Here's FXDB's interview with Ryan Dunn of ToadWorks:
How did ToadWorks start?
I was into working on old radios and tube amps, and I decided to build a fuzz box for fun. After some experimentation, we came up with something unique, so I made 4 - one for myself, one for Doug, and two extras that I gave to friends. I then put one online to sell it, and orders started coming in almost immediately.
Other than working with a few different EEs down the road, we've never had any outside help.
Where do the name and logo come from?
My ex-wife called me (Ryan Dunn) Toad, and the original pedals were made for fun, not profit, so I used it.
The logo came first - "Toady" was my own personal logo. I just tacked it onto the end of the company name when I built the first few pedals.
What sets ToadWorks apart from other builders?
I honestly don't know enough about any other builders to give a definitive answer... but there seems to be a lot of clones, and copies of designs available. Other than our Texas Flood (which is a substantially modified TS-808 circuit), all our designs are ground-up original circuits.
How do you start on a new pedal?
The process pretty much always goes like this: I think up some wacky effect idea, and Doug proceeds to shoot it down. Sometimes the idea dies there, but if he cannot make a compelling argument, or I just don't care what he thinks, I will build a proof of concept. At that point he will start offering constructive criticism, and then we start to tweak the circuit. The process can take a few weeks, or a few months, depending on the complexity. If I run into a snag I will call one of our EEs for help.
Once the basic circuit is finalized, we start thinking of a name (beer is usually involved). After we have decided on a name, I layout the circuit on a PCB and we have prototypes manufactured. Then comes testing, tweaking, and sometimes a new set of prototypes.
Then when we are ready, I design the artwork and mechanical layout, then we start to build.
How do you name your pedals?
One of our discontinued pedals was called Death Rattle. A guy who used to work for me in San Francisco said we needed to make a pedal that was huge, black, with tons of knobs, and had "death" in the name... so we made it and put his name on it (Matt Buster).
Can you tell us something about the production process?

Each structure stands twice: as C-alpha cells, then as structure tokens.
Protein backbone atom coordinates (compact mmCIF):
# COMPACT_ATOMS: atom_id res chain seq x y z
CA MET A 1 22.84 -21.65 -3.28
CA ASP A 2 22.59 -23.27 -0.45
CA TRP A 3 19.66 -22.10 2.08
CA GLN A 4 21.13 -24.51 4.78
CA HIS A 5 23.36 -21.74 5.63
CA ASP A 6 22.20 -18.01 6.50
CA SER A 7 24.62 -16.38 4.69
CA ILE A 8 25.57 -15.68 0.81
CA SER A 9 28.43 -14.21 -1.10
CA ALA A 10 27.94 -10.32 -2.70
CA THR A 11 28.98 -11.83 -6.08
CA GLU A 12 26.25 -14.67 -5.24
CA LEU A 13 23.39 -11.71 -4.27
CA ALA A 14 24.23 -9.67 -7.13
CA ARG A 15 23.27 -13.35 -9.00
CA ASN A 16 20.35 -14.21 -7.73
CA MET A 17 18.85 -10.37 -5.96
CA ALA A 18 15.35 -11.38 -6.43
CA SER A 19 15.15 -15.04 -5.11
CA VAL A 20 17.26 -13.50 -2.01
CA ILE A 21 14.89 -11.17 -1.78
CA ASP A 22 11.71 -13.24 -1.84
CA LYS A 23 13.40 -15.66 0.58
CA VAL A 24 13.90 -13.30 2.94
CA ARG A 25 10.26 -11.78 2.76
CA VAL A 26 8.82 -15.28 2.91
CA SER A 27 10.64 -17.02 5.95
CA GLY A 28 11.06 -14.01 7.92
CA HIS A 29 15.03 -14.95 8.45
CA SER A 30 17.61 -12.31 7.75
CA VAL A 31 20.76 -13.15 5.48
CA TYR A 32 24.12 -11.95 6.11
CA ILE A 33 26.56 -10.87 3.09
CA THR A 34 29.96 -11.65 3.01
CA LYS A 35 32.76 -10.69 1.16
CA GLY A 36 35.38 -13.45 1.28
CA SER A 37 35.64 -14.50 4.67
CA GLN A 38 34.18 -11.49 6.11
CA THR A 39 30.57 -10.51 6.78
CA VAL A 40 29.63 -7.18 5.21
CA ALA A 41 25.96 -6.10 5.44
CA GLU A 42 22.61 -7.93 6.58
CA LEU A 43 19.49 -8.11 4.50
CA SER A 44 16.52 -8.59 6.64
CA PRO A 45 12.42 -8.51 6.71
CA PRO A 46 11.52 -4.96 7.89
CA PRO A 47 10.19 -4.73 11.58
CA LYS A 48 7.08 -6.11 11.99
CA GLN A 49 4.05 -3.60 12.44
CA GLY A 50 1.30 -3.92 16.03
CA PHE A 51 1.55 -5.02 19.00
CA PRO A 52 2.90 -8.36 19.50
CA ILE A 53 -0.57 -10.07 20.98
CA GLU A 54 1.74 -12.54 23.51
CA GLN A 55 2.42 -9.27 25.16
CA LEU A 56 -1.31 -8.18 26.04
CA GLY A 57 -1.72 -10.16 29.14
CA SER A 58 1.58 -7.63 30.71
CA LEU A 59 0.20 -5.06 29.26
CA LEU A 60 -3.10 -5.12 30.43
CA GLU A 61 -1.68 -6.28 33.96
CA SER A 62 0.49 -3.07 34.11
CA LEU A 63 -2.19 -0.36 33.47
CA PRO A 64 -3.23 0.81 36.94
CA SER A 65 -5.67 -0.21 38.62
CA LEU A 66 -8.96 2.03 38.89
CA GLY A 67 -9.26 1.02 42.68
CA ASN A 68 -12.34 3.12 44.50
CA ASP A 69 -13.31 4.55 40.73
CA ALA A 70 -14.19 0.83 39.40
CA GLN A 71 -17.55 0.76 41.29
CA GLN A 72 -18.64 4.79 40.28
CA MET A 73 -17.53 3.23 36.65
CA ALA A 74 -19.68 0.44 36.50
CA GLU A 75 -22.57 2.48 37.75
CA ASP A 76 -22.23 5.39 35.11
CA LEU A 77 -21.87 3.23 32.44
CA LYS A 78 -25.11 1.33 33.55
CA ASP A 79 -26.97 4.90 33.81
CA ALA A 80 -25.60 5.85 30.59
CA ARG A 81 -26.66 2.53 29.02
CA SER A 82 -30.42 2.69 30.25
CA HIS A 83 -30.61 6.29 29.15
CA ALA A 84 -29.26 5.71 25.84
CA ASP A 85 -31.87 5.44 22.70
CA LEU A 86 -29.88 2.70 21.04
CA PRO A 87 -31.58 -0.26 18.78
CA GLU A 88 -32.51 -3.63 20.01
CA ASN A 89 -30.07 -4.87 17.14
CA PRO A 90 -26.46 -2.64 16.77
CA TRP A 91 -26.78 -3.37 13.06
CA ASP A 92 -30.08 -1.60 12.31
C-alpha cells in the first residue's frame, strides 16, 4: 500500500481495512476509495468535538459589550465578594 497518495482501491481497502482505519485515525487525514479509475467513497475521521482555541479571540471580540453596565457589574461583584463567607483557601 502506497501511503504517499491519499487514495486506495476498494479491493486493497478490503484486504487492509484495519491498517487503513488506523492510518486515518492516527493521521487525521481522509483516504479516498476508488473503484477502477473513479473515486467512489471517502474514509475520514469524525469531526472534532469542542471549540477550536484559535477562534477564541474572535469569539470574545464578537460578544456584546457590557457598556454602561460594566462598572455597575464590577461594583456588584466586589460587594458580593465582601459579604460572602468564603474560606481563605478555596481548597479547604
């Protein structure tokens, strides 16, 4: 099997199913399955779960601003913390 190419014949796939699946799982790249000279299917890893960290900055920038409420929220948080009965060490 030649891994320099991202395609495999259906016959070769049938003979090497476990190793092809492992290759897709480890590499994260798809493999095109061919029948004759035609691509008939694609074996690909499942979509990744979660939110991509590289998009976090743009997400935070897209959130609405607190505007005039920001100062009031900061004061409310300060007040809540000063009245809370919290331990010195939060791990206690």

We build everything in-house.
The circuits are designed in-house, occasionally with the help of a high-level EE. All soldering of components is performed in-house. Most designs incorporate some SMD components wherever appropriate.
We own the molds used to manufacture our die-cast enclosures. We have them manufactured overseas and shipped to the US in bulk. Some arrive pre-drilled in a standard layout, and others arrive blank (no holes).
The enclosures are painted using the powdercoat process at a local facility. The silk-screen is done in-house.
How important is the look of your pedals?
Very important - we feel that a coherent look and feel to our pedals is important to brand recognition. In fact we were told by another builder that our pedals were help up by Fender as an example of good branding.
How important is parts selection?
We do not use NOS - there is no future in using obsolete components. Wherever possible we use SMD to save on space, but when necessary we use through-hole components for the best audio quality.
As far as domestic vs overseas brands, it's a global market place. We prefer to keep as much labor in the USA, but we use the best quality components we can find, regardless of the country of origin. It's a philosophy we hope our overseas customers will embrace :)
Which of your pedals are you most proud of?
I'm very happy with our Barracuda pedal - it too a long time to get finished, but it was worth the wait, and we have developed a very good relationship with Howard Leese as a result. In fact, all the guitar players in Heart now have one, and we feel like it's our small contribution to rock & roll history.
Other pedals I am proud of are Li'l Leo (discontinued), which is still the most natural, realistic overdrive I've ever heard. Nothing else even comes close.... and our new Vermilion SuperDrive - it's pretty much the only heavy OD I've used for the past year.
Which of your pedals is your toughest build?
Hands-down, it's Barracuda - there are A LOT of components in that little box, and it's all SMD... and BBD chips are sensitive, so you have to take alot of care when handling them... all in all it's a very difficult pedal to manufacture.
Which of your pedals is the most popular?
Texas Flood, because it's a tube screamer, and for reasons I can't fathom, everyone seems to need a tube screamer. Plus it really does sound awesome.
Who uses your pedals and for which genres?
We have sold a number of pedals to notable artists. Obviously we manufacture the Howard Leese Signature pedal, Barracuda, which is currently being used by Eric Johnson. Joe Satriani, Joe Perry, Prince, Don Felder and Jerry Cantrell all also have a Barracuda.
Our Phantasm pedal is part of both Billy Corgan's and Paul Jackson Jr.'s live rigs. Brent Mason uses our MEAT Jr. pedal in his live rig, and Jimmy Vivino is currently using our Texas Flood and (Primitive brand) Neanderthal Fuzz on the Conan show.
We do not have any specific target in mind when we design a pedal. We simply design something that we would use - and we do use that. Both Doug and I gig 3-4 times per week, and we use our own effects.
What does the future of ToadWorks look like?
Are you working on any new products?
We are working on a number of pedals, including DSP-based effects, an analog chorus, and a few other top-secret items.